A follow-up examination in June 2014 showed that this patient's serum CA125 concentration had increased to 104.92 U/mL, whereas her serum CEA and CA199 concentrations were 1.11 U/mL and 8.91 U/mL, respectively (Figure 1). 18F-fluorodeoxyglycose (FDG) positron emission/computed tomography (PET/CT) showed an abnormal increase in nodular metabolism of FDG in the ascending colon, with a maximum standard uptake value (SUV) of about 6.7 and an average SUV of about 4.7, and CT showed an isodense shadow in the same plane. After delayed imaging, the metabolism increased diffusely, with a maximum SUV of about 6.3 and an average SUV of about 5.3 (Figure 3). Colonoscopy showed a bulging lesion about 8 cm in size in the anal gyrus, with a range of 2.5×2.0 cm, indicating nodular hyperplasia and an uplift at the edge of the embankment. Pathologic examination of a biopsy sample suggested adenocarcinoma. Enhanced CT of the entire abdomen in July 2014 showed irregular nodular thickening and enhancement of the local intestinal wall of the ascending colon, to about 1.5 cm. In addition, the outer edge was slightly rough, consistent with colon cancer, suggesting that some lesions may have reached the serous surface. On July 22, 2014, the patient underwent surgery, including radical right hemicolectomy and transverse ileo-colonic anastomosis, together with intraoperative intraperitoneal chemotherapy, consisting of 4.0 mg raltetrexed in 200 mL warm saline. Intraoperative examination showed that the tumor was located at the beginning of the ascending colon, in the ascending mesocolon margin, was about 3.0×2.5 cm in size, and was uplifted, involving 1/4 of the circumference of the intestinal lumen, without obstructing the intestinal lumen. Gross tumor was found to have infiltrated outward from the intestinal lumen, permeating the entire layer of the intestinal wall and mesangial fat, with the tumor center in the intestinal lumen being crater shaped.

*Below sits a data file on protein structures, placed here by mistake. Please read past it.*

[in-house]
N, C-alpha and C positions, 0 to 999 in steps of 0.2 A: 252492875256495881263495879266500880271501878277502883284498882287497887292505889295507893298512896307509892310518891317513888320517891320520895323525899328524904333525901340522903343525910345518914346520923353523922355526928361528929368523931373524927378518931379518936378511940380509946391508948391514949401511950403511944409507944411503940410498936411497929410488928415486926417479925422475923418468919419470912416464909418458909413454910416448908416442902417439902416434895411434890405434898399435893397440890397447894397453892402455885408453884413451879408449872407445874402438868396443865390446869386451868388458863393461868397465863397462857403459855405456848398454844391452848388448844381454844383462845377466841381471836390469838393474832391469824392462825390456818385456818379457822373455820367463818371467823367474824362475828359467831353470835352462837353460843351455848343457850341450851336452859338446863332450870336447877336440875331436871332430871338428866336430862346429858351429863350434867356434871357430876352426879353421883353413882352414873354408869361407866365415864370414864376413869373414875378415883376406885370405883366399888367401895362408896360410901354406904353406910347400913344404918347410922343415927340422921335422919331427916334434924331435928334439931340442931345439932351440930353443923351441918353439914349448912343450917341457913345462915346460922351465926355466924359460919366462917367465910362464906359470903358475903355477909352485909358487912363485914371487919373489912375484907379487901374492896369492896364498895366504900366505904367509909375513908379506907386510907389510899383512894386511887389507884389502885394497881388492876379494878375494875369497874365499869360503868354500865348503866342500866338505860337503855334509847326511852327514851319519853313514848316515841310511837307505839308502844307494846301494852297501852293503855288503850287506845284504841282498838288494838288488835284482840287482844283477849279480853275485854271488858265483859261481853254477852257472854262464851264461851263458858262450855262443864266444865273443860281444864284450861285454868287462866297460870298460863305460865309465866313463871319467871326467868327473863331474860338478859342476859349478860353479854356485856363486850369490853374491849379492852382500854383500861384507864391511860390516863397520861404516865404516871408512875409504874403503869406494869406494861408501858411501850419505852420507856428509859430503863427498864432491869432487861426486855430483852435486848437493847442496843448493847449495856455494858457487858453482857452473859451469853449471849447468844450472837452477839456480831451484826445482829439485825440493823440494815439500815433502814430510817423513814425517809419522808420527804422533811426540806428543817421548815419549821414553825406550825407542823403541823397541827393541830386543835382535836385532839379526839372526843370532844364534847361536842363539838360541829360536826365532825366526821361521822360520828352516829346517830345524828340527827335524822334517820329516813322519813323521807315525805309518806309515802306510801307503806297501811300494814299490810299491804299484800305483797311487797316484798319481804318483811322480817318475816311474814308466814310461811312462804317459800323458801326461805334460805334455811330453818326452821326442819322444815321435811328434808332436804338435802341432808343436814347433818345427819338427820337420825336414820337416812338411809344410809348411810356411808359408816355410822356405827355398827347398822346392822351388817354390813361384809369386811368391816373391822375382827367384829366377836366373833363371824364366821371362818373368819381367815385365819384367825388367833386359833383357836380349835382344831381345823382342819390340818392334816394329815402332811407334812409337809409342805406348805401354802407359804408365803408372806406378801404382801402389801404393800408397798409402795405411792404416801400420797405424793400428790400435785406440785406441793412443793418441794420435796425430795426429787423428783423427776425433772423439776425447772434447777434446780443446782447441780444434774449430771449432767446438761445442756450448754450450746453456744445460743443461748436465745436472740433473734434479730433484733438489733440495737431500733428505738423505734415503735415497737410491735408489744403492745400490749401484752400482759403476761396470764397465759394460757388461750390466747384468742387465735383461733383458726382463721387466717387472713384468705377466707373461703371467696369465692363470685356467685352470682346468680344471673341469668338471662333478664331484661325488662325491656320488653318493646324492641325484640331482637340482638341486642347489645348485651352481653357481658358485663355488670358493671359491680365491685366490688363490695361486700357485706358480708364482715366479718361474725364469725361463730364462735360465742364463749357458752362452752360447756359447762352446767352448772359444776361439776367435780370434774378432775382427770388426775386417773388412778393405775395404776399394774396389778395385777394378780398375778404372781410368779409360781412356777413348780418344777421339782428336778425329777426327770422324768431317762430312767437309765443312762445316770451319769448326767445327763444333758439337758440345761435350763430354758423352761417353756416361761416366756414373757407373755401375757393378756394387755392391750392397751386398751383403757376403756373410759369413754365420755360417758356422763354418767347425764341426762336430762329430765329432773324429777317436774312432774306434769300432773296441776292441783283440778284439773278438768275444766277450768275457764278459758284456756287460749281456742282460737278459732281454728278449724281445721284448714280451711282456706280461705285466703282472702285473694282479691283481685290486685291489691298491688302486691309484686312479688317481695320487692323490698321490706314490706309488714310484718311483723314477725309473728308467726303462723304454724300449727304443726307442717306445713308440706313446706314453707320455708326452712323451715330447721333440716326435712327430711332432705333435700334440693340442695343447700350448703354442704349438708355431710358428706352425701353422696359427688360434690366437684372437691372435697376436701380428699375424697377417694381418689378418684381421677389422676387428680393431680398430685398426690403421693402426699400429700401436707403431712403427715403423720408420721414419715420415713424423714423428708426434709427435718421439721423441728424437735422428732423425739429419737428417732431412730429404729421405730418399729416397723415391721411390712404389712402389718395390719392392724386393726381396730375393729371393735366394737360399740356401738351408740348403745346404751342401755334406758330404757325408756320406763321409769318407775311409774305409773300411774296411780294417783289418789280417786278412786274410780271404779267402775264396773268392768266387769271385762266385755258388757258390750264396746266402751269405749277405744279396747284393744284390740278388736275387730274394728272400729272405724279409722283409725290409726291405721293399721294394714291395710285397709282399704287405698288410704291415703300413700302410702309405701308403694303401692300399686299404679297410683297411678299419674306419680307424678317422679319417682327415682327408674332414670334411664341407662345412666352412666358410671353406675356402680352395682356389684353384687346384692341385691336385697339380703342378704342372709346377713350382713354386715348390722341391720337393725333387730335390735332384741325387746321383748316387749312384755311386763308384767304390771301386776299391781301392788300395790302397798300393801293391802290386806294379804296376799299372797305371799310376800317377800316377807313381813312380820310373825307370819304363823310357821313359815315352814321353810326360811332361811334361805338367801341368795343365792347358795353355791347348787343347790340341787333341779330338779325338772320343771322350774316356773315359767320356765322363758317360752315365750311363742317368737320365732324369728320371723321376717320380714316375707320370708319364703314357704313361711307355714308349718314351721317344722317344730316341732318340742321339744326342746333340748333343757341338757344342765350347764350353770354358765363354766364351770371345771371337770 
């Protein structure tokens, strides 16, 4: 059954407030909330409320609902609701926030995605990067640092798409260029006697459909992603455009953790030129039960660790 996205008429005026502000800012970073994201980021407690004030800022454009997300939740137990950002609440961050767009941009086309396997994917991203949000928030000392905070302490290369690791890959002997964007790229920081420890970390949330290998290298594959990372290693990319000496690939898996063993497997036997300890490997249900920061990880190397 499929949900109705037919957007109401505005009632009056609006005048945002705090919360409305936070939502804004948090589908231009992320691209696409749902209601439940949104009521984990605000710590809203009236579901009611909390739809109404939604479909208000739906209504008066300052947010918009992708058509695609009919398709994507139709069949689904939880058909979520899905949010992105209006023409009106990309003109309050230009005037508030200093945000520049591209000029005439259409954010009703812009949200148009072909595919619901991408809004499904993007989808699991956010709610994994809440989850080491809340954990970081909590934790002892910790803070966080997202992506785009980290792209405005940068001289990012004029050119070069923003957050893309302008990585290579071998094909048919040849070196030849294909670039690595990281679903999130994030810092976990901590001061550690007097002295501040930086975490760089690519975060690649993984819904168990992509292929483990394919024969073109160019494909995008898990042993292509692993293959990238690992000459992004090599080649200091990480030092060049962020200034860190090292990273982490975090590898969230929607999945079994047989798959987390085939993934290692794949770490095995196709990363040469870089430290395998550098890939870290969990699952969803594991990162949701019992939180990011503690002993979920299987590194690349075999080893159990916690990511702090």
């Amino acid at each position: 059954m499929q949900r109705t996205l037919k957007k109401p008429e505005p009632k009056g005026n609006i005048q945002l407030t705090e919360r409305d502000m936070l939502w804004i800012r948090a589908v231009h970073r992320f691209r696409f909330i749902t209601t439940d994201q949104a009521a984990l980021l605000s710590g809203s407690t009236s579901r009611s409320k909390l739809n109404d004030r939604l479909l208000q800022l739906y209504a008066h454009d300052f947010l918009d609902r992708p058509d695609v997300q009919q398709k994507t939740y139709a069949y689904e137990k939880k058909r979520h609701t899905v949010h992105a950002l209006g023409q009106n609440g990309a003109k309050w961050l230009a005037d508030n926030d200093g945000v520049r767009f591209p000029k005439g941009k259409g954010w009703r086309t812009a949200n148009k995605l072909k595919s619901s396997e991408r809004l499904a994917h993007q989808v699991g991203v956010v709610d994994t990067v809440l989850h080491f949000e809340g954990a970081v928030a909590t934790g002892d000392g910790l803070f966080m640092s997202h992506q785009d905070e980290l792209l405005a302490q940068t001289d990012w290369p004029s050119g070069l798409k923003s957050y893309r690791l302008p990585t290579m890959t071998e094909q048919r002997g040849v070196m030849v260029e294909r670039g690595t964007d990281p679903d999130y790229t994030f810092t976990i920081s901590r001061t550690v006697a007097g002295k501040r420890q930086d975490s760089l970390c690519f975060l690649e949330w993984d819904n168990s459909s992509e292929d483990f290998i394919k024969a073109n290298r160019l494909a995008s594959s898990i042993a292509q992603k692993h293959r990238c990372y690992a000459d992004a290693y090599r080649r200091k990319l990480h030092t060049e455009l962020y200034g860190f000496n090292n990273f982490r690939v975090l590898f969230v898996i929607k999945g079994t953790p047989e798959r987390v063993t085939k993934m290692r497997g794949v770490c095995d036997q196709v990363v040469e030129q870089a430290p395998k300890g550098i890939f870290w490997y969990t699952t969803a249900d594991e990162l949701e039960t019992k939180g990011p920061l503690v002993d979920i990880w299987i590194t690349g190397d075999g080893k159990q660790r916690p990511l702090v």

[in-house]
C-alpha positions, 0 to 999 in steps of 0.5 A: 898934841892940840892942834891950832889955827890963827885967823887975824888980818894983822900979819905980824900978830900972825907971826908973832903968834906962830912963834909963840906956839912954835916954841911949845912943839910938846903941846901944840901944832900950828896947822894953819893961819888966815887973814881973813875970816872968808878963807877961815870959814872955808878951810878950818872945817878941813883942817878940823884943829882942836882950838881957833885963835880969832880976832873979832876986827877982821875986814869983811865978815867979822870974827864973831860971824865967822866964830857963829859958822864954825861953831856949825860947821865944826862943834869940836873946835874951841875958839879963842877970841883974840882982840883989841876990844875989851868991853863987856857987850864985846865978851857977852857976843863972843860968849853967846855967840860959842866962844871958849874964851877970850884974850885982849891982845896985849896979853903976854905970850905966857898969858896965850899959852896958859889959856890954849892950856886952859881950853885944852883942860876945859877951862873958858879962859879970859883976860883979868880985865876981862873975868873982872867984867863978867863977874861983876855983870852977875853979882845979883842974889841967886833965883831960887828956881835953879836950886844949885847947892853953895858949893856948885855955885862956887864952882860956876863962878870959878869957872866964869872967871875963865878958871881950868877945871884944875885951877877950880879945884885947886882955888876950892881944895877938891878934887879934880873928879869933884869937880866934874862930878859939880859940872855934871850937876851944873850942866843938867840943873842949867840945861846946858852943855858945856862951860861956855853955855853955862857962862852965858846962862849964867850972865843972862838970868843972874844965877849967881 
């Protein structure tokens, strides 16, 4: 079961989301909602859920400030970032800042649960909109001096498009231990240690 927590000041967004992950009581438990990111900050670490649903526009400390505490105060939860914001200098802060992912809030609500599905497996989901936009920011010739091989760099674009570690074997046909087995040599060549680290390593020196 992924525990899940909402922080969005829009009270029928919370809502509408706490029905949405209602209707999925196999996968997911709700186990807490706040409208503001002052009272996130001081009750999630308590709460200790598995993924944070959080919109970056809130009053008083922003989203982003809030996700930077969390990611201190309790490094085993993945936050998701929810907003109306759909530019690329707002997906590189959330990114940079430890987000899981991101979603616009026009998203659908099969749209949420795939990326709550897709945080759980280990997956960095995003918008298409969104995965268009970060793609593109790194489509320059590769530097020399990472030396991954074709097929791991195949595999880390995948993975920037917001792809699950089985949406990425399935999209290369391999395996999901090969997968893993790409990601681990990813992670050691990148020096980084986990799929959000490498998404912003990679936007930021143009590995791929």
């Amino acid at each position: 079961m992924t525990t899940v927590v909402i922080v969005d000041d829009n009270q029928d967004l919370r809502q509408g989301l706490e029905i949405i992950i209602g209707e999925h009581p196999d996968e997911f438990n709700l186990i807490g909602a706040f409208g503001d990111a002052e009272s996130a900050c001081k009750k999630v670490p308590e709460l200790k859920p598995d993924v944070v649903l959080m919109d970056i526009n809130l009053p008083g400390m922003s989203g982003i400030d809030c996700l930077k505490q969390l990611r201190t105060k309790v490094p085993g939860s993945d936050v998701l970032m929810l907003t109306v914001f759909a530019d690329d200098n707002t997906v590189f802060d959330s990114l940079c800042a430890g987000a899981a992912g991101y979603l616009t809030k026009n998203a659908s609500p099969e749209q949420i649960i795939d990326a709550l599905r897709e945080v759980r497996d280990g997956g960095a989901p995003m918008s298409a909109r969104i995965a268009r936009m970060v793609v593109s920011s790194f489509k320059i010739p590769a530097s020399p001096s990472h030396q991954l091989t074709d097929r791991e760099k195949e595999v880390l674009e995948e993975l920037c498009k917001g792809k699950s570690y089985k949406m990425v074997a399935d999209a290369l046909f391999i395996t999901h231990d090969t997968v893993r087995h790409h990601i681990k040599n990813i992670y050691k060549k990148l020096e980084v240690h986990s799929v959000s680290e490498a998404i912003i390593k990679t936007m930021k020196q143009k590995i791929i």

Postoperatively, the patient was pathologically diagnosed with a metastatic adenocarcinoma of the ascending colon and right colon, with submucosal full-layer examination showing ovarian cancer involvement, but no involvement of the muscle and serosal layers (Figure 4a). These findings, along with the medical history of the patient and the immunohistochemical phenotype of the tumor, were consistent with metastasis of an ovarian cancer. Immunohistochemistry showed that the tumor was positive for Pax-8, ER, CA125, and WT-1, weakly positive for P53, and negative for CDX-2, villin, and vimentin, with about 55% of the tumor cells being positive for Ki-67 (Figure 4b). Following surgery, the patient was treated with eight cycles of chemotherapy, consisting of docetaxel (100 mg) and carboplatin (450 mg). The patient recovered after surgery and was regularly followed-up in the outpatient department.
In September 2020, the patient's serum CA125 concentration was 35.43 U/mL, higher than the normal value, whereas her serum concentrations of CEA (1.58 U/mL) and CA199 (11.42 U/mL) were within normal ranges (Figure 1). Because imaging modalities showed no significant findings, the patient continued to be followed up in the outpatient department.
In October 2021, the patient's serum CA125 concentration was 41.82 U/mL, whereas her CEA and CA199 concentrations were 2.57 U/mL and 11.92 U/mL, respectively (Figure 1). Ovarian MMMT is highly malignant, with strong invasive and metastatic activities. Because of the rarity of these tumors and their association with poor patient prognosis, the risks of recurrence and metastasis were very high. The present patient was therefore closely followed-up over the long term. Surprisingly, she has survived for more than 14 years, and her physical, psychological and social functions have completely returned to normal. She continues to be monitored closely.